54531 HD: Yeah, the fireside chats of President Franklin D. Roosevelt. That's right. He was elected, as you know, in 1932, took over in 1933. And he brought a fresh breath of air to public governmental service by having these confidential fireside chats with the people. And the networks carried those, and of course WDAE carried them. They were very popular-he was popular. And he would all-he had a flair for the dramatic, and he liked to make news, and he would save goodies to pop on the air there. So, it was a very popular feature.
5569 WB: Do you remember any big events in Tampa that were covered by the-
56679 HD: By radio? Well, let me see. Well, I mentioned the fires. I remember one time there was a-we had a dangerous murderer at large. He had killed some people over in Pinellas County, and he was on the run and hiding out somewhere in Hillsborough County. And everybody was scared, and the town was all alarmed. His name was Rastus, James-Russell, I believe, was his last name. So, late one evening-maybe it was around eight o'clock-he was captured out in the woods here near Tampa. And we went on the air to assure everybody that he was in custody and everything was all right. We brought on the officers who made the arrest and had a very dramatic report on that. I remember that.
57639 Election returns we've always-as I've told you, that was always a big event. We would go on the air immediately, the minute that the polls closed at seven o'clock, and we used our Times people, our Times reporters and all the families that worked for the Times, to go out. We had people at every poll. It was their job to call direct to our office, and we'd compile the information. I remember in 1930-in 1952 it was, [Dwight] Eisenhower and the Eisenhower/[Adlai] Stephenson race, I guess it was. We wrapped up the county in that race in twenty-eight minutes, faster than they do today with all their sophisticated computers and all that.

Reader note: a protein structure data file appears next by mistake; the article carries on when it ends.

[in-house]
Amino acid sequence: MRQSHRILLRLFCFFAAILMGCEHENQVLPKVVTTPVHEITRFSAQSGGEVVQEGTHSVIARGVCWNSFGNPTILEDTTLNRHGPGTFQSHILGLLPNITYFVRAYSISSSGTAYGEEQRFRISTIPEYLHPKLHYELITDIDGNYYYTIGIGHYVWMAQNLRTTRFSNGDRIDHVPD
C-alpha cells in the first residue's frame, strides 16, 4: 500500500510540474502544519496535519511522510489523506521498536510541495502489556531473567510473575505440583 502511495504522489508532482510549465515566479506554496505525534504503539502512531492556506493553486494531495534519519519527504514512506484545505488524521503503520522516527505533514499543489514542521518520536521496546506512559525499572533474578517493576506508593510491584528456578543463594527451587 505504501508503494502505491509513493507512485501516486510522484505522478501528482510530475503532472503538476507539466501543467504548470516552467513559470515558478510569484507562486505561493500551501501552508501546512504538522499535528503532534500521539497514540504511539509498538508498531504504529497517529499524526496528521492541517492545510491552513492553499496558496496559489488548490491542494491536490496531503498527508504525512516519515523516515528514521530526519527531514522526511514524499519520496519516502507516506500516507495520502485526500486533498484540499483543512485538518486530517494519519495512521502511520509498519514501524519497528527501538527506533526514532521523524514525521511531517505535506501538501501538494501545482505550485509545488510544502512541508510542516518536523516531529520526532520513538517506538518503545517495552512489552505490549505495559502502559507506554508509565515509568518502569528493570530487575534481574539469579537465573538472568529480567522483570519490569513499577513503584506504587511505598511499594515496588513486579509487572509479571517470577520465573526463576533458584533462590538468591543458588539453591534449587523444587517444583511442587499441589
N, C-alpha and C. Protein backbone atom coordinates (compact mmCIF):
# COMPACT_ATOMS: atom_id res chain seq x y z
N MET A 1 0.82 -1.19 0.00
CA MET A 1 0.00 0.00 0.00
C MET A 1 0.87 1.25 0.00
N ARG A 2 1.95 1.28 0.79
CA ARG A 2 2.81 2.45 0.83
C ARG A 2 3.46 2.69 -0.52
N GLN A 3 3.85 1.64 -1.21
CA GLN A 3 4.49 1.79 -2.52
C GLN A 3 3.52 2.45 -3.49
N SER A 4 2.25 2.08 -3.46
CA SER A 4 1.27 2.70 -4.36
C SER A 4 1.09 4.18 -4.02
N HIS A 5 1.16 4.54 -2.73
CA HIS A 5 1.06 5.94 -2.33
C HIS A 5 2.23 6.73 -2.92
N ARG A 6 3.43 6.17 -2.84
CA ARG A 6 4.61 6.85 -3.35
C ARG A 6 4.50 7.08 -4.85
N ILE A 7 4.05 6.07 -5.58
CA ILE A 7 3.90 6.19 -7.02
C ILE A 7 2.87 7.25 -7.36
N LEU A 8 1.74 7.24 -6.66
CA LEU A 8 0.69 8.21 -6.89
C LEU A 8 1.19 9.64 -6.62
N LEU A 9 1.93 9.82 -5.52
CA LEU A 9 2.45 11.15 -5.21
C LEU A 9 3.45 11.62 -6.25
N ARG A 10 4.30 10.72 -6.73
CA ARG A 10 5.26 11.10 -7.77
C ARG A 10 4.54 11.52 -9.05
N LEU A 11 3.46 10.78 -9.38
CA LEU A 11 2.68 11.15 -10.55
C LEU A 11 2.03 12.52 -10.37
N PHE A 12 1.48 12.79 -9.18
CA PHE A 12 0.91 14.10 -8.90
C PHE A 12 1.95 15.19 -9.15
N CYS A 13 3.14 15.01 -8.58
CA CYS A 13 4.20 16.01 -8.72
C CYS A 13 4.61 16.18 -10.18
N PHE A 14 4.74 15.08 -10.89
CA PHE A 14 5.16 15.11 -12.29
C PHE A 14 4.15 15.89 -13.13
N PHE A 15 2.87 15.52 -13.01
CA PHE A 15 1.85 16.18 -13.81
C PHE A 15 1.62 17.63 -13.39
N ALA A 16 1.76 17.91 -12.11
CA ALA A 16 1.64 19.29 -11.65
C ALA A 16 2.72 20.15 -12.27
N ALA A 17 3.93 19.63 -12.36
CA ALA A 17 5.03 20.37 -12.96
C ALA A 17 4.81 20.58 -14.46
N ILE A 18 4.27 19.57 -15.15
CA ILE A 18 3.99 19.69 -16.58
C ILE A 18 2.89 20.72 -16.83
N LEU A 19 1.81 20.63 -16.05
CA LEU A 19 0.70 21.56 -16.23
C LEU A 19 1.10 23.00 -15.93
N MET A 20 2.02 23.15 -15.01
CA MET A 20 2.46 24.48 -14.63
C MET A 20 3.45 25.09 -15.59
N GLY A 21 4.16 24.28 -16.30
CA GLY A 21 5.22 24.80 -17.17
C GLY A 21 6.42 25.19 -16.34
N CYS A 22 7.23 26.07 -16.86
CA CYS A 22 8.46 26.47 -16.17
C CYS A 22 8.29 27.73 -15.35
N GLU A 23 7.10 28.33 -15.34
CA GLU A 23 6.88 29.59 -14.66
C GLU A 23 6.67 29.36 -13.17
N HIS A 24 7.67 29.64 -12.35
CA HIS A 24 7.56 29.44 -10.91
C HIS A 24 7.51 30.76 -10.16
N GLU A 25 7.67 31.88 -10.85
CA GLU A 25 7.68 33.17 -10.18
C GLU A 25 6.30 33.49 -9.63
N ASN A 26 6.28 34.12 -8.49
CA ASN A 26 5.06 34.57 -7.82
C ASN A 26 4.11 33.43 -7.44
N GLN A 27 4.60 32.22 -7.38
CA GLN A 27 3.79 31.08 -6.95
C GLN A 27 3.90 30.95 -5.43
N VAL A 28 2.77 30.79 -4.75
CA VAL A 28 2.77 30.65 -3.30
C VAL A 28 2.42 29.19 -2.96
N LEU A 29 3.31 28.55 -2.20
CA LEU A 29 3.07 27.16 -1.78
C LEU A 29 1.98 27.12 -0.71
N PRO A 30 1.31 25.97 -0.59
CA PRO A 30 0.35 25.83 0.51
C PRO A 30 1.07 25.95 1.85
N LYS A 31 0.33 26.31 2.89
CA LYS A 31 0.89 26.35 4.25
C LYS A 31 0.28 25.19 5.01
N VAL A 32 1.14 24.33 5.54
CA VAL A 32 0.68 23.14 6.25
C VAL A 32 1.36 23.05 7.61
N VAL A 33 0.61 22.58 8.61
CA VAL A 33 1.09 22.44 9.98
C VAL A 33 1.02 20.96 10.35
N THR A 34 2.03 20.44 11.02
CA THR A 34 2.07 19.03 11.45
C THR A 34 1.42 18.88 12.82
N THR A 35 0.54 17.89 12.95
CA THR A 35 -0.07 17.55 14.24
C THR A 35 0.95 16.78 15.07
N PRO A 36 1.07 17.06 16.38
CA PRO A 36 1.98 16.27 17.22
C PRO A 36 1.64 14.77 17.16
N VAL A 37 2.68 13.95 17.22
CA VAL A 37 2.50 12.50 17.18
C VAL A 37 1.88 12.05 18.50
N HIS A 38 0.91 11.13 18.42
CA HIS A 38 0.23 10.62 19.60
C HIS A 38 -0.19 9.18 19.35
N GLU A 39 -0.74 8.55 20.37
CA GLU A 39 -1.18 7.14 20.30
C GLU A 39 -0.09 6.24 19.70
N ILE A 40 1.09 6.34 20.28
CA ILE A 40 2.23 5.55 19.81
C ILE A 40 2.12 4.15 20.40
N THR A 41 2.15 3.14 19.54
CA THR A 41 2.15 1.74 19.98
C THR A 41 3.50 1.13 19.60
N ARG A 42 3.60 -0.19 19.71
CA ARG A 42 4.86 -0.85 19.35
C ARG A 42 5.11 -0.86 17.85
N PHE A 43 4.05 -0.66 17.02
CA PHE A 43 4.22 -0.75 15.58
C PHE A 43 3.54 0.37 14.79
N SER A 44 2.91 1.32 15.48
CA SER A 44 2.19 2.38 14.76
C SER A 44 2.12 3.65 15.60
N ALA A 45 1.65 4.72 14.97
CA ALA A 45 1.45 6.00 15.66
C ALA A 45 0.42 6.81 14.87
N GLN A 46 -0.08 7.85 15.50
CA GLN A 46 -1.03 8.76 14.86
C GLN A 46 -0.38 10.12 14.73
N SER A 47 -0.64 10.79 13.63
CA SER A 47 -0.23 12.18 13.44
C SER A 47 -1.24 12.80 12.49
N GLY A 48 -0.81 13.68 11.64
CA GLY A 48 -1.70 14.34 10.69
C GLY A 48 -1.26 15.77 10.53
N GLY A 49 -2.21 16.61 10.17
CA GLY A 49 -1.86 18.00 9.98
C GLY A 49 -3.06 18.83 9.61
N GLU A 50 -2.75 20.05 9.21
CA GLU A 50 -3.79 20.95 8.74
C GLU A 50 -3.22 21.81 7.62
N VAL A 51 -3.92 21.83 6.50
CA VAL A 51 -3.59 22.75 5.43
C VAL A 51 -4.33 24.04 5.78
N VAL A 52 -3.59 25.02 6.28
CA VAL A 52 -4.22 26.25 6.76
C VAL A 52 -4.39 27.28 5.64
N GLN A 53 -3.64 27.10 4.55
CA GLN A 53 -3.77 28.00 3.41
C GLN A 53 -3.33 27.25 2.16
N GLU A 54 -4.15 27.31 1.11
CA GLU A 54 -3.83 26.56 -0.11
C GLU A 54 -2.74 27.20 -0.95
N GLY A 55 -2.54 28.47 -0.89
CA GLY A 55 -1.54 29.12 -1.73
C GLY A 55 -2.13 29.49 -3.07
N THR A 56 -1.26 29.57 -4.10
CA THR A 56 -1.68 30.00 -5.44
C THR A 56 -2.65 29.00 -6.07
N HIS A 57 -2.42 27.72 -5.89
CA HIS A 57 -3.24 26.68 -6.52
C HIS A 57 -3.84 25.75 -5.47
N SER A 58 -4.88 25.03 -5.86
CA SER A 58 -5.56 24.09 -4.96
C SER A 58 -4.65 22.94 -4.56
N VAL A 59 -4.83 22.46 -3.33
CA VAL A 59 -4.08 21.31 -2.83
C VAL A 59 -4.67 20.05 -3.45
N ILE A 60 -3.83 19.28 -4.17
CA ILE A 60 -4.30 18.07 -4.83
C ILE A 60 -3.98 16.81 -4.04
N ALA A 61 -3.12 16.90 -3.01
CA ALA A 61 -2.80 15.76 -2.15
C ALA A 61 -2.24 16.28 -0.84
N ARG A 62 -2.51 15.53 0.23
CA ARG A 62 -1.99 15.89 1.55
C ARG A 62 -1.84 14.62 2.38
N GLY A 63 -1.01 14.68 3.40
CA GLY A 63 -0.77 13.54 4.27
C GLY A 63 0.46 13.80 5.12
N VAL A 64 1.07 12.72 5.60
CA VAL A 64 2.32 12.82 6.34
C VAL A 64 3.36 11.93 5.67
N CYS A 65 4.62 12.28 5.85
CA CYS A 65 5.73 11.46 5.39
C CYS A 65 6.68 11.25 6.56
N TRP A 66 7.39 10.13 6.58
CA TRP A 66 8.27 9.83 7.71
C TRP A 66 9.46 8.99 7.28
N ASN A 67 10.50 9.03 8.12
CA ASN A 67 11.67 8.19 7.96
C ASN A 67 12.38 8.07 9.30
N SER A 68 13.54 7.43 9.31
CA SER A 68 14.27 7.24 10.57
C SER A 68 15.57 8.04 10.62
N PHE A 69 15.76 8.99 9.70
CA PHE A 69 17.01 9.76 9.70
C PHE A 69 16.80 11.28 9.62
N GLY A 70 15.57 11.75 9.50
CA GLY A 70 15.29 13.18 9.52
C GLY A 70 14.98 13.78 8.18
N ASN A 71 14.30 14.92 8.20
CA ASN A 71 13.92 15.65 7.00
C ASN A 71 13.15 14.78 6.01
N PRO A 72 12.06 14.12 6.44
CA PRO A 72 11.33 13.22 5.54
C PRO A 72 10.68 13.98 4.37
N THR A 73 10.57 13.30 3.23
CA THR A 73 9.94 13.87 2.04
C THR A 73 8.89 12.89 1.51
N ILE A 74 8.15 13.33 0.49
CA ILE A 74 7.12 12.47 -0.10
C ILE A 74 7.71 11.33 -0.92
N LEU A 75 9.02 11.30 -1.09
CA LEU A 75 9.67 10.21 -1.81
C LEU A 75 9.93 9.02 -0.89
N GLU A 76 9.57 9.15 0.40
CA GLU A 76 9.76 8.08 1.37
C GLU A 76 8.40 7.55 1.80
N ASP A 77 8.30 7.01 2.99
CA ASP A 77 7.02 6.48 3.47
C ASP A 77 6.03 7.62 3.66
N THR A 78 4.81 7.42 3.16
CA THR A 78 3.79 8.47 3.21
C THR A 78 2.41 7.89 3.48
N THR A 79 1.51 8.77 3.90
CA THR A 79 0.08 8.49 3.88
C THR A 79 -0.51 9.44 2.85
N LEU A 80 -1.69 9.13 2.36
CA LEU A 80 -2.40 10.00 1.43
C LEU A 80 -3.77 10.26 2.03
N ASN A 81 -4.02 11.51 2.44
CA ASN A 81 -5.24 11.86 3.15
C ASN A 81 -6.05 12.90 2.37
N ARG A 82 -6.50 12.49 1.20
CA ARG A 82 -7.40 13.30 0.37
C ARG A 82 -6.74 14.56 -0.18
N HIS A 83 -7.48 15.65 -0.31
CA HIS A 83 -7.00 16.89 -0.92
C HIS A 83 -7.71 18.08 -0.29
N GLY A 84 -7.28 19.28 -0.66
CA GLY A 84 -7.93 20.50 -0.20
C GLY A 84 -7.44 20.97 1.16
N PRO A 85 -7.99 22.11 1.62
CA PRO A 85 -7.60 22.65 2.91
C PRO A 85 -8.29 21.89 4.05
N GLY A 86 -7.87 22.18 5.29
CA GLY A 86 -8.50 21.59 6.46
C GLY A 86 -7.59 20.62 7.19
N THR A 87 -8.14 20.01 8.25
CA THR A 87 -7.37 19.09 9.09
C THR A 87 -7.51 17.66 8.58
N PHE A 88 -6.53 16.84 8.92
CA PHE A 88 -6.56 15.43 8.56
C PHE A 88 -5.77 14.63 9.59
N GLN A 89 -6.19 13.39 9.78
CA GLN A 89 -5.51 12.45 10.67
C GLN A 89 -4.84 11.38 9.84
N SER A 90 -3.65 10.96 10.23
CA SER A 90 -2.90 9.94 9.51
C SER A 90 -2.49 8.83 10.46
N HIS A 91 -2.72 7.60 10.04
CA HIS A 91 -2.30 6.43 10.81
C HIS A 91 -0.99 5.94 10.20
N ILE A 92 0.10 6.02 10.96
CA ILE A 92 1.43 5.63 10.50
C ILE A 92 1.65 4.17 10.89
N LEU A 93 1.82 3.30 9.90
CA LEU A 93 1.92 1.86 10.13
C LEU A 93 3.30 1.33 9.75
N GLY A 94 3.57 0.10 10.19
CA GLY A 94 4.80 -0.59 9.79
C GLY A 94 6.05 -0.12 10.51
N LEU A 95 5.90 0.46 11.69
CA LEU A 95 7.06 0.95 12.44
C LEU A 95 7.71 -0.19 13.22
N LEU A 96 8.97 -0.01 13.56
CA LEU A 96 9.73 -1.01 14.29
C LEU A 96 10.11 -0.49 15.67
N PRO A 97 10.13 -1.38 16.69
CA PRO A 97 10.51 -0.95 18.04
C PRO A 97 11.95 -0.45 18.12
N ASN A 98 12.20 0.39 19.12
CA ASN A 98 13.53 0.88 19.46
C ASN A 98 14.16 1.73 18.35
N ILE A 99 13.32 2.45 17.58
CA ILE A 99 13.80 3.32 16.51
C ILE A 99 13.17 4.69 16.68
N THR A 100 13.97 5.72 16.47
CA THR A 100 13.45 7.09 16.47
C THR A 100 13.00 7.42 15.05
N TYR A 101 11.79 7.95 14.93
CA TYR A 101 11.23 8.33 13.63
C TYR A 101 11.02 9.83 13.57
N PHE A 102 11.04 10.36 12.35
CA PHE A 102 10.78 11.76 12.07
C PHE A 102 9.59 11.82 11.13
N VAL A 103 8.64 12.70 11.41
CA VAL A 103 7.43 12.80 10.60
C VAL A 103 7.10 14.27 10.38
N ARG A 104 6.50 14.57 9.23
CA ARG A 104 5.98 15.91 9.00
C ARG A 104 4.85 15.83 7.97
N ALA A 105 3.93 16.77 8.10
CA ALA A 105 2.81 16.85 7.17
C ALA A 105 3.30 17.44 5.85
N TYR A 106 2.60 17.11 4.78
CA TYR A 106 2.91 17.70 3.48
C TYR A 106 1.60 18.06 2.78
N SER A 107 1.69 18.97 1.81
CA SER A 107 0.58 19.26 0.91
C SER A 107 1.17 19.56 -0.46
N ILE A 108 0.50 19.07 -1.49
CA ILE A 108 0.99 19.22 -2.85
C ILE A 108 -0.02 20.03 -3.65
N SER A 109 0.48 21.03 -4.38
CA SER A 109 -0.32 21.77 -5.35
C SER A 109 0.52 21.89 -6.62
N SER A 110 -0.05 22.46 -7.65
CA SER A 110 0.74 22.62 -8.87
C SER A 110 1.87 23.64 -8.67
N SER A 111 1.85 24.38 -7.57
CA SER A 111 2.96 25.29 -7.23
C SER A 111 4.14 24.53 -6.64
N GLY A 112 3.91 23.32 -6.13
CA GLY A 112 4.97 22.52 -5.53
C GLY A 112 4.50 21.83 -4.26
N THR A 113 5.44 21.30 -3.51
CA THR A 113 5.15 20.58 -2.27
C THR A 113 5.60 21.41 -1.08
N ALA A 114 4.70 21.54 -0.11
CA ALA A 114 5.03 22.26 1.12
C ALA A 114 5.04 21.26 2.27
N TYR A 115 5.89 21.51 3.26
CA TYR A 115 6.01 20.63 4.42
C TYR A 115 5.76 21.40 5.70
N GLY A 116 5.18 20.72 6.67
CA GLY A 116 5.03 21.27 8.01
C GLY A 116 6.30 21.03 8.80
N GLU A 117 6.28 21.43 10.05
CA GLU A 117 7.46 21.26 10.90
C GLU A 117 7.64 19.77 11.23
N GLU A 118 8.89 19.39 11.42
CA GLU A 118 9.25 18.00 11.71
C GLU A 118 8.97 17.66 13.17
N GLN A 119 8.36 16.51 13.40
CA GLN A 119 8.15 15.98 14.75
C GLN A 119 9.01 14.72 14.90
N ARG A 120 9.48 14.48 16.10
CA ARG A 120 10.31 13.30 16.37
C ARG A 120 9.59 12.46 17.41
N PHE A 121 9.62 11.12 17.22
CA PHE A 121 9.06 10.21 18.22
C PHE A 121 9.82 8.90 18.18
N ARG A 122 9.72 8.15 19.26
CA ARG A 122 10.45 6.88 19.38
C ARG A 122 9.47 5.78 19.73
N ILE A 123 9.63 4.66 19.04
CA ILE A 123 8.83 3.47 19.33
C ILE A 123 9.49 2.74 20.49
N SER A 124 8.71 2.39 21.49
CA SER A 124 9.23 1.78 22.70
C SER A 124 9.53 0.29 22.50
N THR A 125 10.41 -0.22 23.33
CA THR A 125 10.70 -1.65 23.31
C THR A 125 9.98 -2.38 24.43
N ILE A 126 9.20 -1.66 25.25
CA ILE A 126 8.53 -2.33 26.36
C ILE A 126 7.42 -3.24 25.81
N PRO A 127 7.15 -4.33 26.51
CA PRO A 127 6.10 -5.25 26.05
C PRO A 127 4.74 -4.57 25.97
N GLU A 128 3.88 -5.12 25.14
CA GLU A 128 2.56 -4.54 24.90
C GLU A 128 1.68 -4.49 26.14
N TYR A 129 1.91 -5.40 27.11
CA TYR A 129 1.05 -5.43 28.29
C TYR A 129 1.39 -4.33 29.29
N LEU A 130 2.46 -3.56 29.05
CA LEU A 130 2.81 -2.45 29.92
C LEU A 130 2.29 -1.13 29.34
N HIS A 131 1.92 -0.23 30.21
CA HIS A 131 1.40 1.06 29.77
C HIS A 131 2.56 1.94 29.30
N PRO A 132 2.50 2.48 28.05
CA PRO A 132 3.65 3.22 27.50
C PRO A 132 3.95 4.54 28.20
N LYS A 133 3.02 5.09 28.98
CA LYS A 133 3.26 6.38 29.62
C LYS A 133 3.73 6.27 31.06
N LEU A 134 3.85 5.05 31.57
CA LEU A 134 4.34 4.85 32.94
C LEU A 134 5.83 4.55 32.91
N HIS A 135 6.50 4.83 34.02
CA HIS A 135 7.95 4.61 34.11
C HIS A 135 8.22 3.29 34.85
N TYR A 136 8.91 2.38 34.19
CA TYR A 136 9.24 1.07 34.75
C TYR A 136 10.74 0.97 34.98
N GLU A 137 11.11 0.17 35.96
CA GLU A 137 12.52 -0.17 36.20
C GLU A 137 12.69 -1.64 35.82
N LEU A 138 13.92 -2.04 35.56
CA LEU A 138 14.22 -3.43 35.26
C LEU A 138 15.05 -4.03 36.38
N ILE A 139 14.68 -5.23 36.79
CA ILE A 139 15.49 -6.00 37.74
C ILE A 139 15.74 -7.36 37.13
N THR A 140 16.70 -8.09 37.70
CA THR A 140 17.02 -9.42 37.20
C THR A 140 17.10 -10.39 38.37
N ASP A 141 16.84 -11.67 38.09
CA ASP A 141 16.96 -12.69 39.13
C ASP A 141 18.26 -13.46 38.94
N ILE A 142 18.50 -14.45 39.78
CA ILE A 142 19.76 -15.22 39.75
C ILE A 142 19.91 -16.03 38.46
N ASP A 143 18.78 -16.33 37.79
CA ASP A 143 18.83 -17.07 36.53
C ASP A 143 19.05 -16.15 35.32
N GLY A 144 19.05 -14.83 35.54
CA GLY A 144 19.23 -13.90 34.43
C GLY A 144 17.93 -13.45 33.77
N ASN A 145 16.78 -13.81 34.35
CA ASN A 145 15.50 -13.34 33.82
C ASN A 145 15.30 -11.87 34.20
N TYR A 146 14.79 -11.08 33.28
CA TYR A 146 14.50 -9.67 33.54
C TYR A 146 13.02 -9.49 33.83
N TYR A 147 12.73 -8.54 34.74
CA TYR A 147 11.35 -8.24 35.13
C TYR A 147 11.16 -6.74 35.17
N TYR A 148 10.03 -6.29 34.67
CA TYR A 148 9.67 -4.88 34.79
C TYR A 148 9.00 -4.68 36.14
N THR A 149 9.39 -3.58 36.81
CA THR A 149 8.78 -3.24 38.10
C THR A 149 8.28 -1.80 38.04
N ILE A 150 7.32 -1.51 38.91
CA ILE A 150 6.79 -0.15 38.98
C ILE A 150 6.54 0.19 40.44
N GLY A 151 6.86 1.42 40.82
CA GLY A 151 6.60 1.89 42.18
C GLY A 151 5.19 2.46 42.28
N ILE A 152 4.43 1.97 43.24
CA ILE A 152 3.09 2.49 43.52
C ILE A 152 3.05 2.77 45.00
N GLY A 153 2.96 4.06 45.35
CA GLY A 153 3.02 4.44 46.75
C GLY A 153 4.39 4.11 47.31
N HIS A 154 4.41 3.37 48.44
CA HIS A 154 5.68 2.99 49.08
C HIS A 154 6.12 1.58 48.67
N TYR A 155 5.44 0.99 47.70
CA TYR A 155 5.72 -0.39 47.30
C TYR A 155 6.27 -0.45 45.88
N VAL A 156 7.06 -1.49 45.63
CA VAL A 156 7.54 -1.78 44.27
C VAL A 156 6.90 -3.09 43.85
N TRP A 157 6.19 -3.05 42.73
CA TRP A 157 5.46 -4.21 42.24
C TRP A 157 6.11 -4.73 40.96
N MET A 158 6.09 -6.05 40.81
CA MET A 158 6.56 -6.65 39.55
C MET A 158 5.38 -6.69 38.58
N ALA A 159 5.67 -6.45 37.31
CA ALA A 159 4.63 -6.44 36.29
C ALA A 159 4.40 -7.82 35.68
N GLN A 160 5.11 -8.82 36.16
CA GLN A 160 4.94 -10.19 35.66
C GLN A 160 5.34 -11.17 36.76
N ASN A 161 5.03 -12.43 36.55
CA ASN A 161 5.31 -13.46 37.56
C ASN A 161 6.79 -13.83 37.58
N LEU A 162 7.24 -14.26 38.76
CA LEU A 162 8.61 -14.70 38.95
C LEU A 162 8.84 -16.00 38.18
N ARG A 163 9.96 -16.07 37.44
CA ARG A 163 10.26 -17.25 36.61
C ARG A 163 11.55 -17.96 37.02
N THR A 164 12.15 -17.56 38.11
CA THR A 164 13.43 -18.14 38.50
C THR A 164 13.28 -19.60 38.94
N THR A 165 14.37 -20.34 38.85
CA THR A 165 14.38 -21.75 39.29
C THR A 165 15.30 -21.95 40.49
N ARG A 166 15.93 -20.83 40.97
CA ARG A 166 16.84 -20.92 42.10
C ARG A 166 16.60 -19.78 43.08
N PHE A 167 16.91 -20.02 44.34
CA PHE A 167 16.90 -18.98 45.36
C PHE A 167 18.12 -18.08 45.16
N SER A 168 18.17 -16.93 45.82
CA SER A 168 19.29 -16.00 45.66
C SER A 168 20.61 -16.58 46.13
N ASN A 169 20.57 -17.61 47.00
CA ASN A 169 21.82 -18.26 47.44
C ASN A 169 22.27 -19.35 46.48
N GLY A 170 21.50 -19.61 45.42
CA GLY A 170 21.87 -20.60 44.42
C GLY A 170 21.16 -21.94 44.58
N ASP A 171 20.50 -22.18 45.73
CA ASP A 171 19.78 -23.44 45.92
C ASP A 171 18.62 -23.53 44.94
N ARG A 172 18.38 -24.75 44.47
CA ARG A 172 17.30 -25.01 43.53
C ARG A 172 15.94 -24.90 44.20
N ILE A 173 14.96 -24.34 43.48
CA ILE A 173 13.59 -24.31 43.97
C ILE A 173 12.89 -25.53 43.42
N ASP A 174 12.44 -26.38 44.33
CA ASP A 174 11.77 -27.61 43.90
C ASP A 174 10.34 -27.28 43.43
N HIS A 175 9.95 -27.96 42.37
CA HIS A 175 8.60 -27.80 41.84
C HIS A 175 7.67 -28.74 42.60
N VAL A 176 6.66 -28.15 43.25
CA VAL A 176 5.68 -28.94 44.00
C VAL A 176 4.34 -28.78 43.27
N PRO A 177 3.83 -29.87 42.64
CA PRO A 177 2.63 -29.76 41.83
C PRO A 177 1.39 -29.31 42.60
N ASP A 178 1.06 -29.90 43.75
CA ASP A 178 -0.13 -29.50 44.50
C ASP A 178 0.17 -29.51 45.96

5871 WB: So at that time, that was the only way they knew about the returns?
59592 HD: Oh, yeah. That was. That's right. Of course the newspapers-back before radio, the newspapers always had these boards out on the front, and they would get the returns and write them up there-big blackboards and write the returns. And the people would come down to the office and see this. But as soon as radio took that over, then that was instant reporting. This is one of the advantages of radio. It seemed to me that we did it faster than TV does it today, although we had no such thing as the projections of who's gonna win and all that sort of thing, which the networks are doing now.
60107 WB: In the early days of Tampa, was it the newspaper that brought the baseball scores in, and play-by-play?
61HD: Yes.
6238 WB: And they also had downtown boards?
63502 HD: Well, they did that, yes, just like on the election returns. They had these animated boards out front there in Tampa, on Franklin Street there in front of the Times. And Sol Fleischman told me that he used to do the announcing. He had a megaphone there, like he used as a cheerleader. He would get the news off the teletype, or whatever, and he would give the descriptions, give a fine description of what was going on. But that was before radio got into the business and gave you the play-by-play.
64772 The Times-I mean, WDAE-had brought games from Plant Field there. Plant Field was there by the University of Tampa, and that was where the Cincinnati Reds [baseball team] trained. One of the fellows who was a big name in radio, "Red" Barber-"Red" Barber was a Florida man, came from Sanford. His father was an engineer, worked for the Atlantic Coast Line [Railroad]. "Red" went to University of Florida and started to work on WRUF up there, and then he made big time and was broadcasting, I believe it was Cincinnati Reds games. They were training here in Tampa. Their management thought it would be good business to broadcast at noon, just before the afternoon spring training game. And so, "Red" Barber was on the air there on WDAE, along with Sol Fleischmann and others.
6516 end of interview
unicode



PAGE 1